In mid-2017, Chiedozie worked as part of a team of three Nigerian youths to develop the Haima Health Initiative. The initiative is a web and mobile platform aimed at digitising the system of blood donation and supply in Nigeria using GPS technology. This has been pivotal since there was not a centralised system of blood supply in Nigeria. Most hospitals were unable to operate a standard blood bank. Haima Health recruit voluntary, non-remunerated blood donors through public blood donation drives, community sensitisation programmes and online campaigns. So far, they have built a database of over 1,500 blood donors, and have responded to over 500 emergency requests, linking patients to matching blood donors in real-time. They have supplied over 750 pints of blood to patients. The Haima Health Initiative was listed as one of the Top 10 ‘Ideas for Action’ by the World Bank in 2017. It was also nominated for the 2017 Comic Relief Tech4SocialGood Awards in the UK.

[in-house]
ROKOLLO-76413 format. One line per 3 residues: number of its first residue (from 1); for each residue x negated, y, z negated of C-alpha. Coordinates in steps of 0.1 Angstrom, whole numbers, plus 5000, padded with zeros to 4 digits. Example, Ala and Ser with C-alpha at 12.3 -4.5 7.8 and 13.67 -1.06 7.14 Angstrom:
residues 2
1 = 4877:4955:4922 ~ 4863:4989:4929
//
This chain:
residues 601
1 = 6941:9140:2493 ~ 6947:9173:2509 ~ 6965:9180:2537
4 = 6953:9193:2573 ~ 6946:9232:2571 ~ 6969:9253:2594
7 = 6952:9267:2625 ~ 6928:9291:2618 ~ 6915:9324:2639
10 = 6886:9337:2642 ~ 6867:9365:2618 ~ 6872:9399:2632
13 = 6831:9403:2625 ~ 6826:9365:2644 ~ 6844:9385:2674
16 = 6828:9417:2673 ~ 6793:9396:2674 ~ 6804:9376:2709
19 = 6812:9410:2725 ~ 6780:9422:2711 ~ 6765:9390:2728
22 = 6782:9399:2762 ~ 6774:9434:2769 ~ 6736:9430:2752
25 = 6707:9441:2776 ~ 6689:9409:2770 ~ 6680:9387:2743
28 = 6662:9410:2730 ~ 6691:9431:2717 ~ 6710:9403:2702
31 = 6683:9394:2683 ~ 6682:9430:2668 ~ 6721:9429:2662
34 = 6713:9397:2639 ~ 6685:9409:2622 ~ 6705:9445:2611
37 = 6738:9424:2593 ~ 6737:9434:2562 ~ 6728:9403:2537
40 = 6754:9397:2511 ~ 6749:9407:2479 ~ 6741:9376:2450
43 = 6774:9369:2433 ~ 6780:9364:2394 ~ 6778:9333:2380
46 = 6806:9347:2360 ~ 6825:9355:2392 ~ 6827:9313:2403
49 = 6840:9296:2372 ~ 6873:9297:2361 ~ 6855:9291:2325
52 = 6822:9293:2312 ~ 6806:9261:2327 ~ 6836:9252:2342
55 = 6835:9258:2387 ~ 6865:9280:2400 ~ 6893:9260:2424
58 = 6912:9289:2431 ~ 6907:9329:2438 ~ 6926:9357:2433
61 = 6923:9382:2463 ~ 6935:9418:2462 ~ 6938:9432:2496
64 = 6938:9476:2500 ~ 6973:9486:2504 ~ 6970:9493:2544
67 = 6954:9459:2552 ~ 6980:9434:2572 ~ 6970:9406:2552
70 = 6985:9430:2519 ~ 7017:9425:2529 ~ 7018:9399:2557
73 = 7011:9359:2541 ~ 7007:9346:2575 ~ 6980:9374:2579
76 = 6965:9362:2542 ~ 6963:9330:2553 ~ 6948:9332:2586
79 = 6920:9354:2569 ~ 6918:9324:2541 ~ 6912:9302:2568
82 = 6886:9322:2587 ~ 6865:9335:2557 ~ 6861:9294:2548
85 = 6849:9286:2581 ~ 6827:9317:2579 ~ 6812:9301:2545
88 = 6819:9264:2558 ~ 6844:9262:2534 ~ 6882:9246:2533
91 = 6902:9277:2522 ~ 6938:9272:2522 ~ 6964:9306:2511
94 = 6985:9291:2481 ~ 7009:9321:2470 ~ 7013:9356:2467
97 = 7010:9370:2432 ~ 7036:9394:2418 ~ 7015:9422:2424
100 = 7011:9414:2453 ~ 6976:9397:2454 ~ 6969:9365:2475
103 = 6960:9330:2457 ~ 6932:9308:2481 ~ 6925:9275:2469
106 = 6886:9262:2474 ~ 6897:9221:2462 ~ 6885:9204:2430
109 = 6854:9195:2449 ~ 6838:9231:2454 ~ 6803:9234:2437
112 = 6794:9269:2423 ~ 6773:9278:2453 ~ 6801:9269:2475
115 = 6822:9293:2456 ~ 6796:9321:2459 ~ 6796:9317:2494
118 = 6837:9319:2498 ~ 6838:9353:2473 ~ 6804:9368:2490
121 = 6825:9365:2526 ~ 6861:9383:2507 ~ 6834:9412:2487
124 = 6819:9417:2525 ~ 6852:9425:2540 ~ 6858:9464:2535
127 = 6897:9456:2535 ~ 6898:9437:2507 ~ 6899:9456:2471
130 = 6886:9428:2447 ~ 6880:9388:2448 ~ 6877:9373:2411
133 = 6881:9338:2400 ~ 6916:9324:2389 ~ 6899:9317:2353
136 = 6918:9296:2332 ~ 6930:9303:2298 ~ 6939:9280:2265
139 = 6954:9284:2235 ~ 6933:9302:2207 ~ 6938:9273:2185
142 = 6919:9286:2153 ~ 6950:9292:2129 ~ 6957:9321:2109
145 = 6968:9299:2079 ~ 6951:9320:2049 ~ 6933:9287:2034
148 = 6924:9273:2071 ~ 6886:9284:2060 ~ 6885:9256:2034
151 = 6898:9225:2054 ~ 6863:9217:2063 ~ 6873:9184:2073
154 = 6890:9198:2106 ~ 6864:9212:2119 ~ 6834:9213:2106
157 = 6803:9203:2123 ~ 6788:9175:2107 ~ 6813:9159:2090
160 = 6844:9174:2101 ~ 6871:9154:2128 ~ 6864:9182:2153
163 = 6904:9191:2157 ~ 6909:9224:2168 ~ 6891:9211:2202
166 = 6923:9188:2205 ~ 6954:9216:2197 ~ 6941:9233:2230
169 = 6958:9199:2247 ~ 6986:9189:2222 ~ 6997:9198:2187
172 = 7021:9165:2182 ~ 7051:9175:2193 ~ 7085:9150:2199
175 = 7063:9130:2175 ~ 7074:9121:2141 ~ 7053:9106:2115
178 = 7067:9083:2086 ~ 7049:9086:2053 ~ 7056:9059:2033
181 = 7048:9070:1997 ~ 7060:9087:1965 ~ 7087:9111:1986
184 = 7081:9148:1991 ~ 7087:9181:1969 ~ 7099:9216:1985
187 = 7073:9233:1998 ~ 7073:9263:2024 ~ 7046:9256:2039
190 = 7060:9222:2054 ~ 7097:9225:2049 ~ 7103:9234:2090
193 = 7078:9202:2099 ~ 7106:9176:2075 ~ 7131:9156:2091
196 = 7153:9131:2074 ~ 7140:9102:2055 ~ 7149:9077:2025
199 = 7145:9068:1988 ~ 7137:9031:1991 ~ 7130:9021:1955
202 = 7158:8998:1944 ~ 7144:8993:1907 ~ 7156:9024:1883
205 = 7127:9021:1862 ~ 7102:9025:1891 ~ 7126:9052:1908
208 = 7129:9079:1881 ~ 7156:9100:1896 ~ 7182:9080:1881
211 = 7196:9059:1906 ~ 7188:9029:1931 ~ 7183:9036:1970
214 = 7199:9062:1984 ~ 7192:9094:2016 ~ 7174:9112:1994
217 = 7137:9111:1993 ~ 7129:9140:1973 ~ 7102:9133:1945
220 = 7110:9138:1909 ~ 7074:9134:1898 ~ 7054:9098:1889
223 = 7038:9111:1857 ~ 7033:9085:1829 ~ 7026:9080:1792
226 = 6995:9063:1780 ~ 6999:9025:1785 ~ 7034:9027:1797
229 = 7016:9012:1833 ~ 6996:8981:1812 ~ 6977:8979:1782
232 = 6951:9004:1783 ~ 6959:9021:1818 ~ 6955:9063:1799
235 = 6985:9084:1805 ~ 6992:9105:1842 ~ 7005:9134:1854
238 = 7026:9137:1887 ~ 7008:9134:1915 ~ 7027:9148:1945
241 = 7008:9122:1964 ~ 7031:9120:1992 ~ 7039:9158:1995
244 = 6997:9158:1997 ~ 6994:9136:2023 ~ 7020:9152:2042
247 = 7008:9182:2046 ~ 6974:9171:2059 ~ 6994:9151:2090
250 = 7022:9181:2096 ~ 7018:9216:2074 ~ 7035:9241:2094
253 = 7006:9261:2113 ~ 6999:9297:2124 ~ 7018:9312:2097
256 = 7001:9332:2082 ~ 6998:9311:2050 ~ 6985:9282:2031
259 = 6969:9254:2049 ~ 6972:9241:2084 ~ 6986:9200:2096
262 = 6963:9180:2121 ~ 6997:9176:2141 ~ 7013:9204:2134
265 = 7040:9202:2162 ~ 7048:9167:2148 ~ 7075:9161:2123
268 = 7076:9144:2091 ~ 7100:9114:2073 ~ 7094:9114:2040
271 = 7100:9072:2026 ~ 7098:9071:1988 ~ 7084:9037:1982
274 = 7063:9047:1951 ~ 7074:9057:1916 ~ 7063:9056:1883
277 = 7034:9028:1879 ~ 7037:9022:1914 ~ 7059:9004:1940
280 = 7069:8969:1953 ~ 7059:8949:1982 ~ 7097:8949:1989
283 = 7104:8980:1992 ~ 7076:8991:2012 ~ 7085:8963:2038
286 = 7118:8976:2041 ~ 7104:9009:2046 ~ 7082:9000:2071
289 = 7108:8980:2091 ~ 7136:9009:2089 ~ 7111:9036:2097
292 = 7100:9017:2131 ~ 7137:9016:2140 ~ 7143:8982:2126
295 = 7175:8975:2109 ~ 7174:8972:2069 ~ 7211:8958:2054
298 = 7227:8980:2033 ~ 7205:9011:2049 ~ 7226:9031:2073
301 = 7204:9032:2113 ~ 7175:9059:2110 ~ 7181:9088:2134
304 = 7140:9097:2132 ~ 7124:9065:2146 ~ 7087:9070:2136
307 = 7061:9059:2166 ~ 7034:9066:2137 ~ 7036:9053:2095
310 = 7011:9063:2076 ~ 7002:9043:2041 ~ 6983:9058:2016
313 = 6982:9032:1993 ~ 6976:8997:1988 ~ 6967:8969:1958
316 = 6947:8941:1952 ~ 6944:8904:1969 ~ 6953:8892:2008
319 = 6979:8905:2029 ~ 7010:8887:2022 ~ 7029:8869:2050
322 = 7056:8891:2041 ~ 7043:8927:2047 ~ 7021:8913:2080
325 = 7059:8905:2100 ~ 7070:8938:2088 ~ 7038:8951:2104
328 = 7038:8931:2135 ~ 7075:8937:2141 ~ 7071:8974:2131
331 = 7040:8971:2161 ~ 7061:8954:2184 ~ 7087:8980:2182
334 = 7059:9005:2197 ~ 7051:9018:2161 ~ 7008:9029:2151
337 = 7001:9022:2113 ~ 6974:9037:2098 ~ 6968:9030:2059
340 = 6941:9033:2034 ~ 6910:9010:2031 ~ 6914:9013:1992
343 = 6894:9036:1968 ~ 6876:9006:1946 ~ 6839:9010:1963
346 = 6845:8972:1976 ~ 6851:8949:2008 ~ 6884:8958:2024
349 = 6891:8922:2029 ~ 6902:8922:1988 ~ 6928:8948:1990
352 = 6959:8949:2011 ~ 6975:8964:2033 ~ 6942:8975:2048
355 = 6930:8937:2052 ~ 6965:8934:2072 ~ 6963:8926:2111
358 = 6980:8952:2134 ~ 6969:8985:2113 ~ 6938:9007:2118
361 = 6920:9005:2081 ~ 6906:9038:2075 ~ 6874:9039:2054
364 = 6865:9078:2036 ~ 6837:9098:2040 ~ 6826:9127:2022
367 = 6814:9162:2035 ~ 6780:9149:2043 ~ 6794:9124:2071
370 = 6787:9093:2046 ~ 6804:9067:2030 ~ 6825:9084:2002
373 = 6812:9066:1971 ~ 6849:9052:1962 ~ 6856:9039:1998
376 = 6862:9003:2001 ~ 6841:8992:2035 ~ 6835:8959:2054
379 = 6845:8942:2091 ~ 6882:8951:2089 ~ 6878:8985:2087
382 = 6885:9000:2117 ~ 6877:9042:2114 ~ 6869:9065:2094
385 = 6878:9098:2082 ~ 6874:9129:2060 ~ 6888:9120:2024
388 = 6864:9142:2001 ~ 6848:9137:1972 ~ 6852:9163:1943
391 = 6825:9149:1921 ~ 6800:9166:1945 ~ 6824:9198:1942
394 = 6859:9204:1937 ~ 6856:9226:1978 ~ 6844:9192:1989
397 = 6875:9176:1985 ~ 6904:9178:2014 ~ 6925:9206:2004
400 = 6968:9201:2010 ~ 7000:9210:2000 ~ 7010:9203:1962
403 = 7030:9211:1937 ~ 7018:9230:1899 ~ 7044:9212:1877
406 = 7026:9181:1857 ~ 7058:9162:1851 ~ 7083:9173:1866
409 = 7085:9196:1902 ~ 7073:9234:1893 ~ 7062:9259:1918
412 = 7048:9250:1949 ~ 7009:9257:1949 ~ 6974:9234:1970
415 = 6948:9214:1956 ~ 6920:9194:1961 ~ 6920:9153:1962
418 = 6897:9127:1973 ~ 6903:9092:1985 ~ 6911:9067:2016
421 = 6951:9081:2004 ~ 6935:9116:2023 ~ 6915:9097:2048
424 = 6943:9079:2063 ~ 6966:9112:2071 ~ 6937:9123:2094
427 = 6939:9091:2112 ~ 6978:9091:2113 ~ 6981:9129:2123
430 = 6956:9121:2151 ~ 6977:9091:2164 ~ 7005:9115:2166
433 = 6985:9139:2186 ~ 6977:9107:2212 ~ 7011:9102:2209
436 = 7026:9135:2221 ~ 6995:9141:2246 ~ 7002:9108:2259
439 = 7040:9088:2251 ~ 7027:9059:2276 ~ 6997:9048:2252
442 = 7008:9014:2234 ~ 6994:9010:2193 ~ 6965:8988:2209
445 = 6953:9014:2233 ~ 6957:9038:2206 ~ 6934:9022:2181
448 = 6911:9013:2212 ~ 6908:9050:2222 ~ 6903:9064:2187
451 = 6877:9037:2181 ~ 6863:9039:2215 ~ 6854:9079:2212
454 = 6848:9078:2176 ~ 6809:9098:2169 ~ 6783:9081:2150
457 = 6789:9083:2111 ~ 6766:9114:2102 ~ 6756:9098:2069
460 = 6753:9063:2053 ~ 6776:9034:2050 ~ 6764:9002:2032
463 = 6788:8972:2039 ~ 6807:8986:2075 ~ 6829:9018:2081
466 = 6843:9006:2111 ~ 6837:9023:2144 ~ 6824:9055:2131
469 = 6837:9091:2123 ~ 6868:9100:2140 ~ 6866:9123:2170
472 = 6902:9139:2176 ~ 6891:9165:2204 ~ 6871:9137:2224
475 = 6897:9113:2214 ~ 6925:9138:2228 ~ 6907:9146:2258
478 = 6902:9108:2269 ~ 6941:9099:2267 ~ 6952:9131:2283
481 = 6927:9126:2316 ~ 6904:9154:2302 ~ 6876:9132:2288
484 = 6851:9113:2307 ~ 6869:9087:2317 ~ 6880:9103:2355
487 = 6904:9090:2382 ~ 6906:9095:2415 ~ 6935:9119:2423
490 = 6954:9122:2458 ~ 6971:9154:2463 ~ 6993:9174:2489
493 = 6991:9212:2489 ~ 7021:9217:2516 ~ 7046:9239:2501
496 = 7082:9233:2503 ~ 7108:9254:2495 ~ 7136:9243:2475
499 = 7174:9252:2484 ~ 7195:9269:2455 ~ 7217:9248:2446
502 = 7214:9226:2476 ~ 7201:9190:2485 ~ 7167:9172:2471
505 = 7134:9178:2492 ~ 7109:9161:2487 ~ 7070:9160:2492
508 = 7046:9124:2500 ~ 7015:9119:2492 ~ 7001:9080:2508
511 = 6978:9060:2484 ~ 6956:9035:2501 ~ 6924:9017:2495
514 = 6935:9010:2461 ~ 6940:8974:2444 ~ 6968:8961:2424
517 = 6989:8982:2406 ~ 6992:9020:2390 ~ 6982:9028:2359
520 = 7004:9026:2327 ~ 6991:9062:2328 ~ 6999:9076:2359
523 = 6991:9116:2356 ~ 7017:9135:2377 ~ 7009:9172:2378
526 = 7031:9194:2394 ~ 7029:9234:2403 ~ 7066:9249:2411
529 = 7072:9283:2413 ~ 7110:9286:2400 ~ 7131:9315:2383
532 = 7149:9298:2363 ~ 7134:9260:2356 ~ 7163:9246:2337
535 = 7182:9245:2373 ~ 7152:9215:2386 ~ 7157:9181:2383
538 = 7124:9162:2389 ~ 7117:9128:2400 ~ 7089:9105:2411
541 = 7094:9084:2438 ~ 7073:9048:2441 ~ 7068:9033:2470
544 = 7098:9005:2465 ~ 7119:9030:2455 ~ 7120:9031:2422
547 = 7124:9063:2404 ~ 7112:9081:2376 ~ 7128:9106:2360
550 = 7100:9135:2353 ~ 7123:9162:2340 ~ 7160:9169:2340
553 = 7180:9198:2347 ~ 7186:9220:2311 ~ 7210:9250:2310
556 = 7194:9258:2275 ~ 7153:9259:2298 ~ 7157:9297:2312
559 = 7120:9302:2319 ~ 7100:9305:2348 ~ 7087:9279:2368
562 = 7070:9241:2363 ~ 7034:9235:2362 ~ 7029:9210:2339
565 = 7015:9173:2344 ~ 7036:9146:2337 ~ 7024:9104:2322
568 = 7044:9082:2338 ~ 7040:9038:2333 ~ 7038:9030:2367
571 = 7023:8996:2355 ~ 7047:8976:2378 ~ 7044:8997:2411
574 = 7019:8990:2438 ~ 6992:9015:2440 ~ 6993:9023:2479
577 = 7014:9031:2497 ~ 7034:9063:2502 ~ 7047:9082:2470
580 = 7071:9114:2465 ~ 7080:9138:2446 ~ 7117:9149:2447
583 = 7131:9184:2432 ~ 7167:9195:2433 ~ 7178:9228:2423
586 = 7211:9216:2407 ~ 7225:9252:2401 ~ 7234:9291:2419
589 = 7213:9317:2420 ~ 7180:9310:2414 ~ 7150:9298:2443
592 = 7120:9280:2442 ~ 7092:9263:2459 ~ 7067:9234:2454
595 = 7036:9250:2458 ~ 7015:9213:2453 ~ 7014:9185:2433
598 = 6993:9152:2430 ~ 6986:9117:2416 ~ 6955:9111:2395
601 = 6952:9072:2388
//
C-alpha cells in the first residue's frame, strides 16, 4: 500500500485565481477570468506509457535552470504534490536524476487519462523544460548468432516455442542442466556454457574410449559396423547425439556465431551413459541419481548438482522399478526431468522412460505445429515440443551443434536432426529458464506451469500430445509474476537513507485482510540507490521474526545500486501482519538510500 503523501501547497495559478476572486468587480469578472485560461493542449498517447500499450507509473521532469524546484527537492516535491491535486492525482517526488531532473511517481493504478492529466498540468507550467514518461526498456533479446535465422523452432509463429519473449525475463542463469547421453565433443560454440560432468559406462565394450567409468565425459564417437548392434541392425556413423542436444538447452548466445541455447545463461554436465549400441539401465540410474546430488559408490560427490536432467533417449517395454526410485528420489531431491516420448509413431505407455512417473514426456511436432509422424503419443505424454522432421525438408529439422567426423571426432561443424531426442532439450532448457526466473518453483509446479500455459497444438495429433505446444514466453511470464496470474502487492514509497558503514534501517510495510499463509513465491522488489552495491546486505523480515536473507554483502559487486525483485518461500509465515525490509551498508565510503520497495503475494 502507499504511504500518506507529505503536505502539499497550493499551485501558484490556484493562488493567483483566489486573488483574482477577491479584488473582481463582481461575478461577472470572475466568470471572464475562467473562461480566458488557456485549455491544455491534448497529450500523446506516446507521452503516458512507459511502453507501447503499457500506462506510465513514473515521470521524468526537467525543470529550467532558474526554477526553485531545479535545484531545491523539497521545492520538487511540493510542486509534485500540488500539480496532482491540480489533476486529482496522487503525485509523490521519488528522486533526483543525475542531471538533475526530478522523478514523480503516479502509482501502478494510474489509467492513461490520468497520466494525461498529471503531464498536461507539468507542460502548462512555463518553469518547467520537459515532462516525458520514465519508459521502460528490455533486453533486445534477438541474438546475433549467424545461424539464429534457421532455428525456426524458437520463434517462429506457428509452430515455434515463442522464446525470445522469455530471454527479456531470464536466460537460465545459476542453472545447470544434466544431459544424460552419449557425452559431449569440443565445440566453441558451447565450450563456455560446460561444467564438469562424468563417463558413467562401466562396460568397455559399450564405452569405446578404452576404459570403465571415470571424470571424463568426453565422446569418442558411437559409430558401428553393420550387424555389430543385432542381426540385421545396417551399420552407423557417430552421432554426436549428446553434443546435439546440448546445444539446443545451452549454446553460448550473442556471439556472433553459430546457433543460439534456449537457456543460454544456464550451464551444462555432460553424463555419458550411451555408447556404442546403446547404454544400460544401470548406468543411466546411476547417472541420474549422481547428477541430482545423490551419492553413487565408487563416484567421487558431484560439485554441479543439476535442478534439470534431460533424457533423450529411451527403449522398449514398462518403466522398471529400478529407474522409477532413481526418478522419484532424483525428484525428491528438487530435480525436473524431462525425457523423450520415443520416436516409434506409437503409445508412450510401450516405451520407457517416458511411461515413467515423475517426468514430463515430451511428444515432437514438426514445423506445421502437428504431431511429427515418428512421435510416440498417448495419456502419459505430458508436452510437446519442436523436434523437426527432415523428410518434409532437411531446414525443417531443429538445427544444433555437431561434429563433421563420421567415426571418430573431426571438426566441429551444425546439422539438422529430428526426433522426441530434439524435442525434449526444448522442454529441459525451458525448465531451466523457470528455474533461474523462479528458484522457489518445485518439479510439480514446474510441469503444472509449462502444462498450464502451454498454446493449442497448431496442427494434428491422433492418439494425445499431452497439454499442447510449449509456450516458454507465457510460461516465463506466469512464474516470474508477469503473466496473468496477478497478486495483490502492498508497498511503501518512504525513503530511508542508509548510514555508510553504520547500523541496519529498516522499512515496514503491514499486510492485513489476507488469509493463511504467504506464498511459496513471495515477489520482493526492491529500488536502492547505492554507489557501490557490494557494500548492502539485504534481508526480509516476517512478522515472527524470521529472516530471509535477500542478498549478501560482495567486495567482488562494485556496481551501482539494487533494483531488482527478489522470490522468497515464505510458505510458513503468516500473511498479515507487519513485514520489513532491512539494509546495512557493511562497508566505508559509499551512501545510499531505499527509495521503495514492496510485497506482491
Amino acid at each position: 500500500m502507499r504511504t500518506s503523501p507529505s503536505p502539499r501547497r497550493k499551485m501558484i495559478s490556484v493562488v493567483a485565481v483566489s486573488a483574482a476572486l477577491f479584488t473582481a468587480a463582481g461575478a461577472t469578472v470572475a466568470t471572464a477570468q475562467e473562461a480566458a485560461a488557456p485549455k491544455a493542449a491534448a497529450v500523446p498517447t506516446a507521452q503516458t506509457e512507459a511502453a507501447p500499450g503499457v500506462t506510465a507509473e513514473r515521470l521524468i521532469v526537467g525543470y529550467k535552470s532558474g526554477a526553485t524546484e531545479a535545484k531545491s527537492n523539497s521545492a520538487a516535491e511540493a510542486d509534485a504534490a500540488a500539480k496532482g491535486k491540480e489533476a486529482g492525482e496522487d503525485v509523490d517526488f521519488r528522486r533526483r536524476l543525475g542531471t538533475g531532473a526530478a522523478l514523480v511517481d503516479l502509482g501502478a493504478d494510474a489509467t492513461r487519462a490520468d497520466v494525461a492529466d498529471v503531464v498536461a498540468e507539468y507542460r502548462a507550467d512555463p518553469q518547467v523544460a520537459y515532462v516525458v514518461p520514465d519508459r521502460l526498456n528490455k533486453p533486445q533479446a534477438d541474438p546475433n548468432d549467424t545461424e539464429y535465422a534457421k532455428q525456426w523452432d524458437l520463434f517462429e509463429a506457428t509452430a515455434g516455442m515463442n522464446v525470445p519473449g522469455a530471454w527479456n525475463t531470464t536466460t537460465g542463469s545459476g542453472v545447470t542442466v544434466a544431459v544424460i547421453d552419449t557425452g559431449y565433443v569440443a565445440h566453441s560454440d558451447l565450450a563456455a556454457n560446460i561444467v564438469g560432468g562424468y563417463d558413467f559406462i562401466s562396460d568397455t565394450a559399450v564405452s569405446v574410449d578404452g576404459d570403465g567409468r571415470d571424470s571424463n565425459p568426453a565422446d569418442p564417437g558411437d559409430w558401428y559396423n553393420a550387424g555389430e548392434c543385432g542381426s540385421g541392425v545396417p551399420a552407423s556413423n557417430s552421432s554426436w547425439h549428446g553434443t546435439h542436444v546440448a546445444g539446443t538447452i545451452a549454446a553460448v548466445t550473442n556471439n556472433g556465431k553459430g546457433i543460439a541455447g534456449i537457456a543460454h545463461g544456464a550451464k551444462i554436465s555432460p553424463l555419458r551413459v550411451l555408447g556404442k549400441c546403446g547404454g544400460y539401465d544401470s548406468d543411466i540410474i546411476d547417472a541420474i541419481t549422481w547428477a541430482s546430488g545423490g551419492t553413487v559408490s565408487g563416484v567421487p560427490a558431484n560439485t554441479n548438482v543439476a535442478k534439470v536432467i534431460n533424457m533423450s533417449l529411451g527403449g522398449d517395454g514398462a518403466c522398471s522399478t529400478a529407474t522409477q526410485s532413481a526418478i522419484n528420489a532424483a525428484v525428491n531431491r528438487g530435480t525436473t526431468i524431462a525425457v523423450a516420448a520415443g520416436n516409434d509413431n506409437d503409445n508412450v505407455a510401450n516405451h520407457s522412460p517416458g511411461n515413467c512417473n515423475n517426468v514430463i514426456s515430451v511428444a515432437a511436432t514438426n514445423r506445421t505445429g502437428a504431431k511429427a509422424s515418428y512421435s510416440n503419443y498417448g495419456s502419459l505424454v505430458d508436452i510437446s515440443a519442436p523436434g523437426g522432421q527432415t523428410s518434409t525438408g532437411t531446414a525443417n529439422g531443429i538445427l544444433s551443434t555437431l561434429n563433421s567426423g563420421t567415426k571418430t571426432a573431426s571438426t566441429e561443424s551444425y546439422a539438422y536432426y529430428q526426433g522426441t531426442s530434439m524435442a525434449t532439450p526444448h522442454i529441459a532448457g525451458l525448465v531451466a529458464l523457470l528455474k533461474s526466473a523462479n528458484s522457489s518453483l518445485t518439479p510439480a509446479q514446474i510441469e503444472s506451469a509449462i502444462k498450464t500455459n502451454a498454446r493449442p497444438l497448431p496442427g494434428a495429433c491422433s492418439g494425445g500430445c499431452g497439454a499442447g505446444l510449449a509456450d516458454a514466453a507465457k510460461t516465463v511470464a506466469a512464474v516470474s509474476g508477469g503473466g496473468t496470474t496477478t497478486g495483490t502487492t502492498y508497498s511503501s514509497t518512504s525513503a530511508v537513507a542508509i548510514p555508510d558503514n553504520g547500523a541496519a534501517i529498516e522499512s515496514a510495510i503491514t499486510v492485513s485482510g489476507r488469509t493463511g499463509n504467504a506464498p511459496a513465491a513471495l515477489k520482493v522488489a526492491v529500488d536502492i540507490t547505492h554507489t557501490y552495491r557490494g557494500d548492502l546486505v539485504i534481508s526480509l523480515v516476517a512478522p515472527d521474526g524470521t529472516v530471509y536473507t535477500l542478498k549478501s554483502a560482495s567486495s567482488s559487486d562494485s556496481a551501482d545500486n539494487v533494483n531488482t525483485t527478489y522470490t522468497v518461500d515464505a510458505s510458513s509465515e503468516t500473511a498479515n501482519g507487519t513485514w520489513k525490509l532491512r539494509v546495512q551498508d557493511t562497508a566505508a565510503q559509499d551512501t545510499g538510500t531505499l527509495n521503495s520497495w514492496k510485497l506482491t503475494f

Earlier in his career while working with an indigenous health systems consulting firm in Nigeria, Chiedozie used his technical skills in deploying health systems strengthening models in implementing the organisation’s US Government ‘President’s Emergency Plan for AIDS Relief (PEPFAR) funded HIV/AIDS Care and Treatment Programme in Nigeria. Chiedozie oversaw the programme implementation in 12 community health facilities with over 500 HIV positive patients. He delivered expertise in anti-retroviral therapy, patient follow-up, capacity building, technical programme design, data mining, monitoring, analysis and transmission. He played an active role in ensuring comprehensive home and community treatment services in Nigeria’s quest to meet the global 90:90:90 target to help end the AIDS epidemic.